Irfan Nooruddin ’96
Professor of Indian Politics in the Walsh School of Foreign Service at Georgetown University and director of the university’s Georgetown India Initiative, Nooruddin says living and working in Washington allows him to stay centrally plugged into many important conversations in his field. “D.C. encourages a particular form of intellectual entrepreneurship, which, as an academic interested in the policy world, has allowed me to participate in debate and be part of policymaking discussions in a way that may have been harder if I lived anywhere else,” he says.
Ryan Martin ’05
As head coach for Loudoun United FC, the reserve team of Major League Soccer’s D.C. United in Leesburg, Virginia, Martin has helped young players on their way to become full-time professionals. “My path is exciting because you’re taking talented kids from very diverse backgrounds and helping them achieve a dream,” Martin says. As a coach, Martin takes a holistic approach, developing and mentoring the players as people as well as athletes. The D.C. area has a rich youth soccer community, he explains, which creates a large talent pool. “Being a part of the D.C. United organization has been tremendous, with really good people all pushing the same direction and trying to win championships, and helping the community at the same time.”
Stephanie Taylor ’07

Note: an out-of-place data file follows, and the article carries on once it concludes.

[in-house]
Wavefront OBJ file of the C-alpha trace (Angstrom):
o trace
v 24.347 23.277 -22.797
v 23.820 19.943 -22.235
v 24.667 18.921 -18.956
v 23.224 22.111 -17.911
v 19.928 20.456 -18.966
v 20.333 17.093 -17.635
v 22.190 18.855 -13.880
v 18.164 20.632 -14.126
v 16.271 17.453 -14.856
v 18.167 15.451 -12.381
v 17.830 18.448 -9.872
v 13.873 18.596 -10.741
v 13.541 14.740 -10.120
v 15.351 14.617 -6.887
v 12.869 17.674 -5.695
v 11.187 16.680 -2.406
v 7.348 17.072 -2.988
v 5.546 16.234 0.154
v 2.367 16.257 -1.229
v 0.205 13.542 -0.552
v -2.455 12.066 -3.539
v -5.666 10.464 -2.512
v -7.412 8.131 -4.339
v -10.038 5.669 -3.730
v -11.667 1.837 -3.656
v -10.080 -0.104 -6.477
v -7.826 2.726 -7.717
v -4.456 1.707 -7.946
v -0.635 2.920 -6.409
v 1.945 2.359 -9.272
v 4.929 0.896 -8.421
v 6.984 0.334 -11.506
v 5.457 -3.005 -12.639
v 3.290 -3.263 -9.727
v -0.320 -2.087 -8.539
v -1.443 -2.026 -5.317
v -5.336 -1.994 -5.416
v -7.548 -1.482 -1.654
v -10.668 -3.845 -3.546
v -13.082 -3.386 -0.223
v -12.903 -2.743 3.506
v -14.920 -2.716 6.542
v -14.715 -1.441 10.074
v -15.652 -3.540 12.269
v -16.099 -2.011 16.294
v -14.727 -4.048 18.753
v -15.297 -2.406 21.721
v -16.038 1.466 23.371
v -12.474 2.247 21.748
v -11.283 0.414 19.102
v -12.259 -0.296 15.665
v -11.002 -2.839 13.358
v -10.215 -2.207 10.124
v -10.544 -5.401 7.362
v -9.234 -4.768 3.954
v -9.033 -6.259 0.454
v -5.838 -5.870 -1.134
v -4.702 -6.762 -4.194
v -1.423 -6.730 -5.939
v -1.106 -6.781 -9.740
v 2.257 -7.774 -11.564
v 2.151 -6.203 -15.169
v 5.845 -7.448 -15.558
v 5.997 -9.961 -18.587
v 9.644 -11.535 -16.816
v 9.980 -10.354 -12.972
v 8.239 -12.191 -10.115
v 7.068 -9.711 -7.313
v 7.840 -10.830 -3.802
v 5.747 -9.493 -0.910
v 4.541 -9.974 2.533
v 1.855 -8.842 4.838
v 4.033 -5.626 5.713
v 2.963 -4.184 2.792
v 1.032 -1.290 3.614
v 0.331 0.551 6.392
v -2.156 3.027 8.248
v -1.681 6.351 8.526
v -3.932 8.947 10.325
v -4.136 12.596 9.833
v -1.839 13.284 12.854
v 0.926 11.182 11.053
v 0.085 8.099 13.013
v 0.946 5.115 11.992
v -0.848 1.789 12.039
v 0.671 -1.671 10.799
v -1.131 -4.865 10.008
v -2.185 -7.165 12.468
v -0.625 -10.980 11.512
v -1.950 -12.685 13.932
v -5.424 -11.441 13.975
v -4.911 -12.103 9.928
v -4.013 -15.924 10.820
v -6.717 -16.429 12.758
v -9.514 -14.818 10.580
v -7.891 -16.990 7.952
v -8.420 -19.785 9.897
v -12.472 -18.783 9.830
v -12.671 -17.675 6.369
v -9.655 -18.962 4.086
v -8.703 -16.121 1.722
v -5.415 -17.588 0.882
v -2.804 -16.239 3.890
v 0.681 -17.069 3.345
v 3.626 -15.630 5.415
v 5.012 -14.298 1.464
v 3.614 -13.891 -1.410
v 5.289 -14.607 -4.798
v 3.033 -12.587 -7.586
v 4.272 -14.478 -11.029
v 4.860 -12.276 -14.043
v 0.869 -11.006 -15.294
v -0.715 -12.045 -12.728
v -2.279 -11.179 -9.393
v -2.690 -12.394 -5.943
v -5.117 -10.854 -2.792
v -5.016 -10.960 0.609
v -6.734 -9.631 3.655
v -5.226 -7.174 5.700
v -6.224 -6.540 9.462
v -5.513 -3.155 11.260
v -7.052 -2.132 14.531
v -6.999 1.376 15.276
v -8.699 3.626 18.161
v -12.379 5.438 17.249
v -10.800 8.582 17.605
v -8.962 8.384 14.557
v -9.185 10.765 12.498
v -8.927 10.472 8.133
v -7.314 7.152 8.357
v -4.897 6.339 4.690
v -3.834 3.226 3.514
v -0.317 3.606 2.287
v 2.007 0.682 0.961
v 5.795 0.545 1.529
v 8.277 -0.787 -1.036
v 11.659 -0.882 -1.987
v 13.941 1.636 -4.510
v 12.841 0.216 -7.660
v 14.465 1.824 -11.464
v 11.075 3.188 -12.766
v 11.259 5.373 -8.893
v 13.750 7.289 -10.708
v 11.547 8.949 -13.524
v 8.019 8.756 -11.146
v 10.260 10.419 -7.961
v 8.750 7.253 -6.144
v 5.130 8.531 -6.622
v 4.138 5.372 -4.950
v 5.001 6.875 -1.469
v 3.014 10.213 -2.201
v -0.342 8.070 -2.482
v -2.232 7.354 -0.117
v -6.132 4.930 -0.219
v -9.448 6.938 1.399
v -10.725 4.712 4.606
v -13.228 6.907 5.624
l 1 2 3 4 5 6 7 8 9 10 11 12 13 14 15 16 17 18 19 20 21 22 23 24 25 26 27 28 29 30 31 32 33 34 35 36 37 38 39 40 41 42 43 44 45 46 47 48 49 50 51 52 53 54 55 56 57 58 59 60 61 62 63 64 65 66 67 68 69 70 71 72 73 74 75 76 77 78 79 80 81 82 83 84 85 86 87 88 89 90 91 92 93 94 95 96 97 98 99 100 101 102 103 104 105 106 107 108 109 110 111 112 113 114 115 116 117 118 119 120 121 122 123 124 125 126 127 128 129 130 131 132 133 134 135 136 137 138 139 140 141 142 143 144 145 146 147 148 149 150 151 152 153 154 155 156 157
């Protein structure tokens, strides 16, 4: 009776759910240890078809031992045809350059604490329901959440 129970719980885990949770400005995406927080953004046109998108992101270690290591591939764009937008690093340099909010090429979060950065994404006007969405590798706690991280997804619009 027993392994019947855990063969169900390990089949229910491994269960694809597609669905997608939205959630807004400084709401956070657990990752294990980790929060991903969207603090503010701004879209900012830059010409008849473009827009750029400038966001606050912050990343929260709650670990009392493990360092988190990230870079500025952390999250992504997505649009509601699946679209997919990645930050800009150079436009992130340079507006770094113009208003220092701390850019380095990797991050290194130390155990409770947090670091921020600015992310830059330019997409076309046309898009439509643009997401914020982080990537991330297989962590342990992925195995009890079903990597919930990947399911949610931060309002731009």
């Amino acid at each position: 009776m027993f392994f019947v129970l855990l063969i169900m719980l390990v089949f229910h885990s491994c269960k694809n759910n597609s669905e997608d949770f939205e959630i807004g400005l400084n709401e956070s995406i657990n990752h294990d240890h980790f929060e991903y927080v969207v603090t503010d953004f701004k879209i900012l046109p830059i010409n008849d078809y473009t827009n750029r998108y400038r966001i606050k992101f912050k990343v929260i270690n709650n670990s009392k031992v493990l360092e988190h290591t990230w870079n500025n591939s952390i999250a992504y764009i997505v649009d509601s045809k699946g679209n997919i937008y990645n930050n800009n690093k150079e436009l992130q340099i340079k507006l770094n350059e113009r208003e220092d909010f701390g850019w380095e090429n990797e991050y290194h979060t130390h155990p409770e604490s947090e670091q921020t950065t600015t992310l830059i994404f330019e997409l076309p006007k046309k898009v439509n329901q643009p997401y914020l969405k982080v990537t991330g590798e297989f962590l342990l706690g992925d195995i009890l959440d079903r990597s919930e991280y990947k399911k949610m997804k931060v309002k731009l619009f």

As a producer at Ogilvy, a marketing and public relations firm, Taylor works with consumer, corporate, and federal clients — including the U.S. Department of Homeland Security, PEW Charitable Trusts, Peace Corps, and Inova Hospital Systems. Through her work, Taylor helps client organizations promote healthy choices and preventative measures. In her current work with the Centers for Disease Control and Prevention CDC, she is working on campaigns to help destigmatize opioid use disorder and to encourage women to get screened for gynecological cancer. “There is intention and passion behind the work we produce,” she says.
Courtney Durham ’12
In her role as senior associate for Coastal Wetlands and Coral Reefs at Pew Charitable Trusts, Durham works with policymakers on environmental issues, particularly climate change and ocean policy at the international level. Much of her work has focused on the Paris Agreement, a United Nations agreement adopted by 197 countries that have committed to reduce emissions to combat climate change. Durham has found being based in D.C. particularly useful due to the proximity to relevant stakeholders such as the World Bank, major environmental NGOs, the State Department, and think tanks. “I’m lucky to have a network that is locally based but globally focused,” says Durham. “I’m not sure there are many other cities that can offer that vantage point in policymaking.”
Tom Dolan ’18
In his current position as a staff assistant for Rep. Neal Dunn (R-FL), Dolan supports legislative staff, drives Rep. Dunn to events, reviews letters from constituents, and books Capitol and White House tours for constituents. “Getting a tour of the Capitol building or the White House really goes a long way for someone visiting D.C.,” explains Dolan, who in the past months has set up tours for constituents in Dunn’s district, including those who lost their homes through hurricane damage. Dolan often researches legislative bills and tracks them through Congress to help accurately respond to constituent concerns. “I was always fascinated by the policy side,” says Dolan, who has an interest in issues such as foreign policy and trade, in addition to disaster relief. “That’s really what drew me back to the Hill.”